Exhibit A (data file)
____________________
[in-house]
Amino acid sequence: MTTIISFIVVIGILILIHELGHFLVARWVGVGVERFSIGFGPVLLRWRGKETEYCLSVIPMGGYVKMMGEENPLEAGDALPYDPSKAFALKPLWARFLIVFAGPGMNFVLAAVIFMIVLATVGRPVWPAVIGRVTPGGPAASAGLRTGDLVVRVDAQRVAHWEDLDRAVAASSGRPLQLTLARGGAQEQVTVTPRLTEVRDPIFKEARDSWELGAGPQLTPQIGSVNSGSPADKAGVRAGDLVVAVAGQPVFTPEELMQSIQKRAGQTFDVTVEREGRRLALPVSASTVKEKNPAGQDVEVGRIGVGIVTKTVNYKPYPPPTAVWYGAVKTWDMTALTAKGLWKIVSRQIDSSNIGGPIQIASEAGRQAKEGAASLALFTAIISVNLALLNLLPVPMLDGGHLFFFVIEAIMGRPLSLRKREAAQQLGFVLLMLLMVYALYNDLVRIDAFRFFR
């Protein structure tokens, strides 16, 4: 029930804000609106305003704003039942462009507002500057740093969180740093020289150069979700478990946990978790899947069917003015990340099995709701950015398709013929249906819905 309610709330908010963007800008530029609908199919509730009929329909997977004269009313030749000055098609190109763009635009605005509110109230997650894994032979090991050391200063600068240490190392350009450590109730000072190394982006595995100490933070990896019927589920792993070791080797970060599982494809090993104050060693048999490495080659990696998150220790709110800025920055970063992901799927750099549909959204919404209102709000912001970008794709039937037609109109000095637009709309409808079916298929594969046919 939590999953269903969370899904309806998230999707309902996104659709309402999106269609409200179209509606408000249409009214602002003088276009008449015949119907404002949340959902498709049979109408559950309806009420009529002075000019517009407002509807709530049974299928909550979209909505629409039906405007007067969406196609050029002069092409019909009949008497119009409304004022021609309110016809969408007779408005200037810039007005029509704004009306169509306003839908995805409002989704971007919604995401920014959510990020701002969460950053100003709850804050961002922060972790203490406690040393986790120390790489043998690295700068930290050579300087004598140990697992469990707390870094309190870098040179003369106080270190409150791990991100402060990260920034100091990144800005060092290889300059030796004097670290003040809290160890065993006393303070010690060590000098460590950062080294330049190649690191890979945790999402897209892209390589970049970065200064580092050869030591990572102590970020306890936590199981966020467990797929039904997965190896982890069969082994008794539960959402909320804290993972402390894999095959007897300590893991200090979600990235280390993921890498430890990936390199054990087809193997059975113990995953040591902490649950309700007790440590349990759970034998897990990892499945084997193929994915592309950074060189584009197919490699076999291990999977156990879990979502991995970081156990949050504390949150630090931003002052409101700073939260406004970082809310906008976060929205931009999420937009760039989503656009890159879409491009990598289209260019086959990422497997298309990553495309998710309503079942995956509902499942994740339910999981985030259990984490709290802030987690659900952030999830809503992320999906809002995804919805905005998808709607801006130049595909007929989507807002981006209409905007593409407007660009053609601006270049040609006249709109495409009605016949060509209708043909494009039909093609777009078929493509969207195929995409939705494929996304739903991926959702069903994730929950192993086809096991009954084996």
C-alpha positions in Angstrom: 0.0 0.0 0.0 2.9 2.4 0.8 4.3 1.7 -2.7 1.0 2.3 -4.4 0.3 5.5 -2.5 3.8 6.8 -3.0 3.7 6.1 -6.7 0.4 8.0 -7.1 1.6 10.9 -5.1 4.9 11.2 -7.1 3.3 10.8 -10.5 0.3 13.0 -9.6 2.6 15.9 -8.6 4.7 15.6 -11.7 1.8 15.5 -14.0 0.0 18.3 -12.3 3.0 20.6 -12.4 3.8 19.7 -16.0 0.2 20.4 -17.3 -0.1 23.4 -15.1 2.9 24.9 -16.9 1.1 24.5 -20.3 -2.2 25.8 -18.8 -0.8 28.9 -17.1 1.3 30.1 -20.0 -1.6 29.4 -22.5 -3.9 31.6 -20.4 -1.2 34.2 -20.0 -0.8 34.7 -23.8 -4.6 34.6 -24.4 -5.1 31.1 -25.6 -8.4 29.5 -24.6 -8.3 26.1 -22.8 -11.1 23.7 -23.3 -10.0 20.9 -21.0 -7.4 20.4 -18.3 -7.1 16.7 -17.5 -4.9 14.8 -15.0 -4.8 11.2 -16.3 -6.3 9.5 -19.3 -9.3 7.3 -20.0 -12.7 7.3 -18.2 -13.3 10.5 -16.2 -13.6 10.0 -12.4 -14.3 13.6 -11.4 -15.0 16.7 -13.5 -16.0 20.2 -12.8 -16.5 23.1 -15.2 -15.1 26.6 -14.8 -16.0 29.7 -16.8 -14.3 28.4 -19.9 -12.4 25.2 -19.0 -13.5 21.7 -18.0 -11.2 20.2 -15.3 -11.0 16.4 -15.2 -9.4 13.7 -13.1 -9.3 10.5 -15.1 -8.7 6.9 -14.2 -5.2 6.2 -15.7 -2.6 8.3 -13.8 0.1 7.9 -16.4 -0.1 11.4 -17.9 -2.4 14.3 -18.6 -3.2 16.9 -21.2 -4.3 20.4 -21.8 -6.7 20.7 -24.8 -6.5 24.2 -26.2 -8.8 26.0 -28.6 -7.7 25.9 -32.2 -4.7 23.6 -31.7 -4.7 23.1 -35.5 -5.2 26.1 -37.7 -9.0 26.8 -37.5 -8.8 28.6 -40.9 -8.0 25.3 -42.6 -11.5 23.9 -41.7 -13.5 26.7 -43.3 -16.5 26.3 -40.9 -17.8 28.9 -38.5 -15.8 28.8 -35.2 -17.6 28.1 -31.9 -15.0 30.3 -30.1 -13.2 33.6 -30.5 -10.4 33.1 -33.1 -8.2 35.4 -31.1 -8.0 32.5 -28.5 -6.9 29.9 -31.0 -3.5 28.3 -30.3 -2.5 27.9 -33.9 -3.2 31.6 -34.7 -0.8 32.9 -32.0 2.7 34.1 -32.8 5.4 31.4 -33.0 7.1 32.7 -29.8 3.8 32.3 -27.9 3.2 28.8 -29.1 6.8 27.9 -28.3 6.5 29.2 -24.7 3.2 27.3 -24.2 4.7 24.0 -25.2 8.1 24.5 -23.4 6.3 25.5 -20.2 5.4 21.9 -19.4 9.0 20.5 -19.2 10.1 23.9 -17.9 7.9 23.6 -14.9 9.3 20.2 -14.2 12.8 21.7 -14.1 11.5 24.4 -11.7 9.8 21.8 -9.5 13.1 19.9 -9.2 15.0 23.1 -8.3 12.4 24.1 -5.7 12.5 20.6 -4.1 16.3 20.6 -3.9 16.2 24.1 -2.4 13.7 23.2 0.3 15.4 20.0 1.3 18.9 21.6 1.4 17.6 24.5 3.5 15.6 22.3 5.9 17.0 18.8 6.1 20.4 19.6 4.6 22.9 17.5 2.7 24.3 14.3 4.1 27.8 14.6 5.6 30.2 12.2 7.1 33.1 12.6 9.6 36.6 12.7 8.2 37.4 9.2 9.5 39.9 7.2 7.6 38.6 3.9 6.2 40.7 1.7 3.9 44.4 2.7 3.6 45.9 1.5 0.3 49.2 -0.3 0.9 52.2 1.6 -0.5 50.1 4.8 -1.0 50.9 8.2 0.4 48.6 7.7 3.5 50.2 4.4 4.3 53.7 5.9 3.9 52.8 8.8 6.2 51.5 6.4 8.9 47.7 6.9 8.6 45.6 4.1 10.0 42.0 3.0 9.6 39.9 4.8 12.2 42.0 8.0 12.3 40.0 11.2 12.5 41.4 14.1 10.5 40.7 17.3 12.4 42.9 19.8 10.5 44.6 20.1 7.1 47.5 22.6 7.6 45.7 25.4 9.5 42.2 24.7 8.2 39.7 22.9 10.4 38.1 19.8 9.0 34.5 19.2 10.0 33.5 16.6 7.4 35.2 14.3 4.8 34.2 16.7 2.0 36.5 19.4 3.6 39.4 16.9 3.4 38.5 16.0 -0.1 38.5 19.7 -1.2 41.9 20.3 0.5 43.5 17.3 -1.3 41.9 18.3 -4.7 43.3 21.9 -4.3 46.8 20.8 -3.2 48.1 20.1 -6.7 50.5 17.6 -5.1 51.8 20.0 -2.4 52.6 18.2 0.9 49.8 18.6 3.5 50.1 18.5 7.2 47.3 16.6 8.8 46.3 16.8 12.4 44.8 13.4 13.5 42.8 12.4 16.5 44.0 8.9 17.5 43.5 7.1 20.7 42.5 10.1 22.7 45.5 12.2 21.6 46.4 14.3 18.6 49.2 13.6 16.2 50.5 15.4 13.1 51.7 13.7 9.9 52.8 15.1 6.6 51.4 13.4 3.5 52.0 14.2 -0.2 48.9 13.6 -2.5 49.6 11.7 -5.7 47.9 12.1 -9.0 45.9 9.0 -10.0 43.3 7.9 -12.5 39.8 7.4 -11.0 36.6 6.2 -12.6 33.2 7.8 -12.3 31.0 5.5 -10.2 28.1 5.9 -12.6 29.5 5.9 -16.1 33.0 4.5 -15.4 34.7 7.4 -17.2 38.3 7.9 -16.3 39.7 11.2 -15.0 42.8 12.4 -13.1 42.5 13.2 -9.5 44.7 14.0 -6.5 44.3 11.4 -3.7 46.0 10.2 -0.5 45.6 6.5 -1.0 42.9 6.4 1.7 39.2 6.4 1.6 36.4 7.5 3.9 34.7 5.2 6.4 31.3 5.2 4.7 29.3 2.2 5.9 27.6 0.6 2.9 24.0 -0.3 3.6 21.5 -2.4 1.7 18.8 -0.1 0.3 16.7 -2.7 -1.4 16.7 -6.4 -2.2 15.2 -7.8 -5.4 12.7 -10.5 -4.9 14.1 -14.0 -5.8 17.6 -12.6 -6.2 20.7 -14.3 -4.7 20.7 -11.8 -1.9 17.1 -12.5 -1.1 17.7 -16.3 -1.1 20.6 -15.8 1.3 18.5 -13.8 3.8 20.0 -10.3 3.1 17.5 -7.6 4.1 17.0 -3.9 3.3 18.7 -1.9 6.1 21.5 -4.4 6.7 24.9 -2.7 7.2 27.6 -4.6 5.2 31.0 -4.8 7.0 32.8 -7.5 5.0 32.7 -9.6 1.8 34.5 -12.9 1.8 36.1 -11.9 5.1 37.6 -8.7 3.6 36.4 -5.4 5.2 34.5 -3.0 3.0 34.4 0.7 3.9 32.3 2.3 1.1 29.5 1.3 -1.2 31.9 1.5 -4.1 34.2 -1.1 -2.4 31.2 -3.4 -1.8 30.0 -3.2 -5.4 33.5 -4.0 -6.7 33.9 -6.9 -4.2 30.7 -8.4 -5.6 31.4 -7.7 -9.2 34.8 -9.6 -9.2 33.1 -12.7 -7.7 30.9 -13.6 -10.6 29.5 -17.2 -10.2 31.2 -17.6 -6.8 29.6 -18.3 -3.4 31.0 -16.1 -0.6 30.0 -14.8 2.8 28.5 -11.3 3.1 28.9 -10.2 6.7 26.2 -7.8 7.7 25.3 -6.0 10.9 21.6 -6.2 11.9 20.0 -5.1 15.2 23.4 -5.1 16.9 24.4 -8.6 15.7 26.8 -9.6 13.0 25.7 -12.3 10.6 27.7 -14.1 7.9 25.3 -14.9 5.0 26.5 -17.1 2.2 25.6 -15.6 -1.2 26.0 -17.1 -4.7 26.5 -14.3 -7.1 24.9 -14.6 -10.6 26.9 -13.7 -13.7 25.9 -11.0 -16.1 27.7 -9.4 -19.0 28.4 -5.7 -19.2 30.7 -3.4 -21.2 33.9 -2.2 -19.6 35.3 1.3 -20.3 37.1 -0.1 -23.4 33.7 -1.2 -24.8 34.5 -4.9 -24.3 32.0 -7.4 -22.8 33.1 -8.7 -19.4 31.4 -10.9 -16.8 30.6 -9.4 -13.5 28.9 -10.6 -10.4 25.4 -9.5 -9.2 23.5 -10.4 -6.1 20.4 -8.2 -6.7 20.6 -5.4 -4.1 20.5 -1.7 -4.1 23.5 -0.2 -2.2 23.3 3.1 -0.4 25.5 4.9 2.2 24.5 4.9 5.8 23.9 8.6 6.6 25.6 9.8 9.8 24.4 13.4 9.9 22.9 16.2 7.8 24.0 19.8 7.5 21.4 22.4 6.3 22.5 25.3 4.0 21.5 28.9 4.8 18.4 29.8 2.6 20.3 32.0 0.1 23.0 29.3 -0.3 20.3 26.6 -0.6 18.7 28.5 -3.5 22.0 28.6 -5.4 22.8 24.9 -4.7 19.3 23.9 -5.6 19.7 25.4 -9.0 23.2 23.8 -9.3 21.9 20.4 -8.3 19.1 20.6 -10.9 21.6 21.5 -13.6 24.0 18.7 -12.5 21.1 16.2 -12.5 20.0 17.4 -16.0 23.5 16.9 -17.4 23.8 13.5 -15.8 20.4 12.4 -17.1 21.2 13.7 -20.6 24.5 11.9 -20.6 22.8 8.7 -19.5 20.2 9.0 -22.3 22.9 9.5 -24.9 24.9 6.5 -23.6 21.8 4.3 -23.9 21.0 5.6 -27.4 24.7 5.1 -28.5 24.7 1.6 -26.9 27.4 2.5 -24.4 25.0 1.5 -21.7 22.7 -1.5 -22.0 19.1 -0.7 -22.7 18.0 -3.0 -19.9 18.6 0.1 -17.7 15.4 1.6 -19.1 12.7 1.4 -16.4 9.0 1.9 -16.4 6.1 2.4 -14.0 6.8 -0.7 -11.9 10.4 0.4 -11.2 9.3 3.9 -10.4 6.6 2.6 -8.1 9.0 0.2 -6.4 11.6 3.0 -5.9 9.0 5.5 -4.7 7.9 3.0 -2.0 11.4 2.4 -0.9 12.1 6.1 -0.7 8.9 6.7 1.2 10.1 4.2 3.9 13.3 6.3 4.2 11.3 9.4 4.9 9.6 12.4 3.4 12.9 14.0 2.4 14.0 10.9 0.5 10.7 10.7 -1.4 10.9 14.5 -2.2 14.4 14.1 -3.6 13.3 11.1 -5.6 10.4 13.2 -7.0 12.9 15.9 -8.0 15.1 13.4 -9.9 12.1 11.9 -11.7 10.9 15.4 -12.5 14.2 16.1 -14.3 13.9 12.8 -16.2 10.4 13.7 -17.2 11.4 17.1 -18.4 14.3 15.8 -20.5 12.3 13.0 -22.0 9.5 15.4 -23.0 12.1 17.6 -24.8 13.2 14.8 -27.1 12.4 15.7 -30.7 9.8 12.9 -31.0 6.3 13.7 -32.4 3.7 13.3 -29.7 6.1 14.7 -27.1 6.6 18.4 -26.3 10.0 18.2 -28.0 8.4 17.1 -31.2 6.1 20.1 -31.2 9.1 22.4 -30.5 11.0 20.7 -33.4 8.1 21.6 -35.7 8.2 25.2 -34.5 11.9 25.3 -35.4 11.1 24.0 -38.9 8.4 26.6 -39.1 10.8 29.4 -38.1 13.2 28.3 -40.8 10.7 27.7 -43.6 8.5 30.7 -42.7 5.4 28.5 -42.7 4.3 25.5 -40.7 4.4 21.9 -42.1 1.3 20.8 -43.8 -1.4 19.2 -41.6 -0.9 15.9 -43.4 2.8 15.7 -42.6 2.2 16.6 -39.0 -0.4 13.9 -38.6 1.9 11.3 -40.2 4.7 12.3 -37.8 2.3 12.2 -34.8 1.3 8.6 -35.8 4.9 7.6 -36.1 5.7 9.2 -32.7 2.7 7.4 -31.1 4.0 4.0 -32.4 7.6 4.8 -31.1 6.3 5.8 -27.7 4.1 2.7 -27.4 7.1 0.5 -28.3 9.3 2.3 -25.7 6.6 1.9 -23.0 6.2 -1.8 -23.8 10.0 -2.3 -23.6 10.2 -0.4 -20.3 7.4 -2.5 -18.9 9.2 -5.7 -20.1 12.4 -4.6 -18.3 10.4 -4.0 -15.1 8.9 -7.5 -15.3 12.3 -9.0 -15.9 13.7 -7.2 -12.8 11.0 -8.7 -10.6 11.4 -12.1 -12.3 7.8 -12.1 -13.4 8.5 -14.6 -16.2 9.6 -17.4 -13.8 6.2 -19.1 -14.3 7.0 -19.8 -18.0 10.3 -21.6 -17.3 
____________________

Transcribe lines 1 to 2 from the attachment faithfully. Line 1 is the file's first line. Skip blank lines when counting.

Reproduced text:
[in-house]
Amino acid sequence: MTTIISFIVVIGILILIHELGHFLVARWVGVGVERFSIGFGPVLLRWRGKETEYCLSVIPMGGYVKMMGEENPLEAGDALPYDPSKAFALKPLWARFLIVFAGPGMNFVLAAVIFMIVLATVGRPVWPAVIGRVTPGGPAASAGLRTGDLVVRVDAQRVAHWEDLDRAVAASSGRPLQLTLARGGAQEQVTVTPRLTEVRDPIFKEARDSWELGAGPQLTPQIGSVNSGSPADKAGVRAGDLVVAVAGQPVFTPEELMQSIQKRAGQTFDVTVEREGRRLALPVSASTVKEKNPAGQDVEVGRIGVGIVTKTVNYKPYPPPTAVWYGAVKTWDMTALTAKGLWKIVSRQIDSSNIGGPIQIASEAGRQAKEGAASLALFTAIISVNLALLNLLPVPMLDGGHLFFFVIEAIMGRPLSLRKREAAQQLGFVLLMLLMVYALYNDLVRIDAFRFFR